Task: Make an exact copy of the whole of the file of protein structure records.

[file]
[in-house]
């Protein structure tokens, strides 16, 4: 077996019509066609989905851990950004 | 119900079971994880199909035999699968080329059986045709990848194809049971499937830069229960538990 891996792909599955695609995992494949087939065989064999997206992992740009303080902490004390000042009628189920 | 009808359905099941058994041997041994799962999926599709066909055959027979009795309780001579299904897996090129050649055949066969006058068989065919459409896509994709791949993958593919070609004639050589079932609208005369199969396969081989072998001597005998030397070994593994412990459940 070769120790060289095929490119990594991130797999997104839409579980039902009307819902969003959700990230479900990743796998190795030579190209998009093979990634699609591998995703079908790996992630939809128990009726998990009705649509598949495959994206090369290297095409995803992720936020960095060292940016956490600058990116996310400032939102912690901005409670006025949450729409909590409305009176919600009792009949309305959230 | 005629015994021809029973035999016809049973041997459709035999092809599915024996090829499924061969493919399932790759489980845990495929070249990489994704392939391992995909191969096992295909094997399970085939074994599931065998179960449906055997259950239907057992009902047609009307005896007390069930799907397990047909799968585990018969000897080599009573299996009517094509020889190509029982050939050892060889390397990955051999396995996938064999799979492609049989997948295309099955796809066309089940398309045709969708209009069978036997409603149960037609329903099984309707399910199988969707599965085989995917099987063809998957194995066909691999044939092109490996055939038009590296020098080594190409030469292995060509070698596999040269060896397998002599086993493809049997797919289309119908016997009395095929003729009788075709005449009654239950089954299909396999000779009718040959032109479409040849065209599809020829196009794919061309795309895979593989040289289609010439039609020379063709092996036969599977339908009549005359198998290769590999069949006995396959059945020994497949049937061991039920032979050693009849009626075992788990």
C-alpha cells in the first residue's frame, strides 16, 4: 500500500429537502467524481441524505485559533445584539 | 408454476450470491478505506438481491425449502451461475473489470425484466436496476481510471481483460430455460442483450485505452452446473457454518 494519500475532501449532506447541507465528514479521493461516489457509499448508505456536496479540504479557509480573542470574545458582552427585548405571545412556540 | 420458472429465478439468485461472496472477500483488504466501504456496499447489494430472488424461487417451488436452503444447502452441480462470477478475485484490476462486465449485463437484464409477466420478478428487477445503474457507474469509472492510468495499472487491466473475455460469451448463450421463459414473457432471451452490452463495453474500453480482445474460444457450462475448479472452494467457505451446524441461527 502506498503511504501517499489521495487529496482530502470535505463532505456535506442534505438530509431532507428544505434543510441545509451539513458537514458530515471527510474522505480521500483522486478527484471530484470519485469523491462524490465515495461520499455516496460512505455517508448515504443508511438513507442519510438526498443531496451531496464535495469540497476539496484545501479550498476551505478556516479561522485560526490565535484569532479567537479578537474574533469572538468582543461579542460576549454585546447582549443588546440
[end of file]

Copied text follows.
[in-house]
């Protein structure tokens, strides 16, 4: 077996019509066609989905851990950004 | 119900079971994880199909035999699968080329059986045709990848194809049971499937830069229960538990 891996792909599955695609995992494949087939065989064999997206992992740009303080902490004390000042009628189920 | 009808359905099941058994041997041994799962999926599709066909055959027979009795309780001579299904897996090129050649055949066969006058068989065919459409896509994709791949993958593919070609004639050589079932609208005369199969396969081989072998001597005998030397070994593994412990459940 070769120790060289095929490119990594991130797999997104839409579980039902009307819902969003959700990230479900990743796998190795030579190209998009093979990634699609591998995703079908790996992630939809128990009726998990009705649509598949495959994206090369290297095409995803992720936020960095060292940016956490600058990116996310400032939102912690901005409670006025949450729409909590409305009176919600009792009949309305959230 | 005629015994021809029973035999016809049973041997459709035999092809599915024996090829499924061969493919399932790759489980845990495929070249990489994704392939391992995909191969096992295909094997399970085939074994599931065998179960449906055997259950239907057992009902047609009307005896007390069930799907397990047909799968585990018969000897080599009573299996009517094509020889190509029982050939050892060889390397990955051999396995996938064999799979492609049989997948295309099955796809066309089940398309045709969708209009069978036997409603149960037609329903099984309707399910199988969707599965085989995917099987063809998957194995066909691999044939092109490996055939038009590296020098080594190409030469292995060509070698596999040269060896397998002599086993493809049997797919289309119908016997009395095929003729009788075709005449009654239950089954299909396999000779009718040959032109479409040849065209599809020829196009794919061309795309895979593989040289289609010439039609020379063709092996036969599977339908009549005359198998290769590999069949006995396959059945020994497949049937061991039920032979050693009849009626075992788990």
C-alpha cells in the first residue's frame, strides 16, 4: 500500500429537502467524481441524505485559533445584539 | 408454476450470491478505506438481491425449502451461475473489470425484466436496476481510471481483460430455460442483450485505452452446473457454518 494519500475532501449532506447541507465528514479521493461516489457509499448508505456536496479540504479557509480573542470574545458582552427585548405571545412556540 | 420458472429465478439468485461472496472477500483488504466501504456496499447489494430472488424461487417451488436452503444447502452441480462470477478475485484490476462486465449485463437484464409477466420478478428487477445503474457507474469509472492510468495499472487491466473475455460469451448463450421463459414473457432471451452490452463495453474500453480482445474460444457450462475448479472452494467457505451446524441461527 502506498503511504501517499489521495487529496482530502470535505463532505456535506442534505438530509431532507428544505434543510441545509451539513458537514458530515471527510474522505480521500483522486478527484471530484470519485469523491462524490465515495461520499455516496460512505455517508448515504443508511438513507442519510438526498443531496451531496464535495469540497476539496484545501479550498476551505478556516479561522485560526490565535484569532479567537479578537474574533469572538468582543461579542460576549454585546447582549443588546440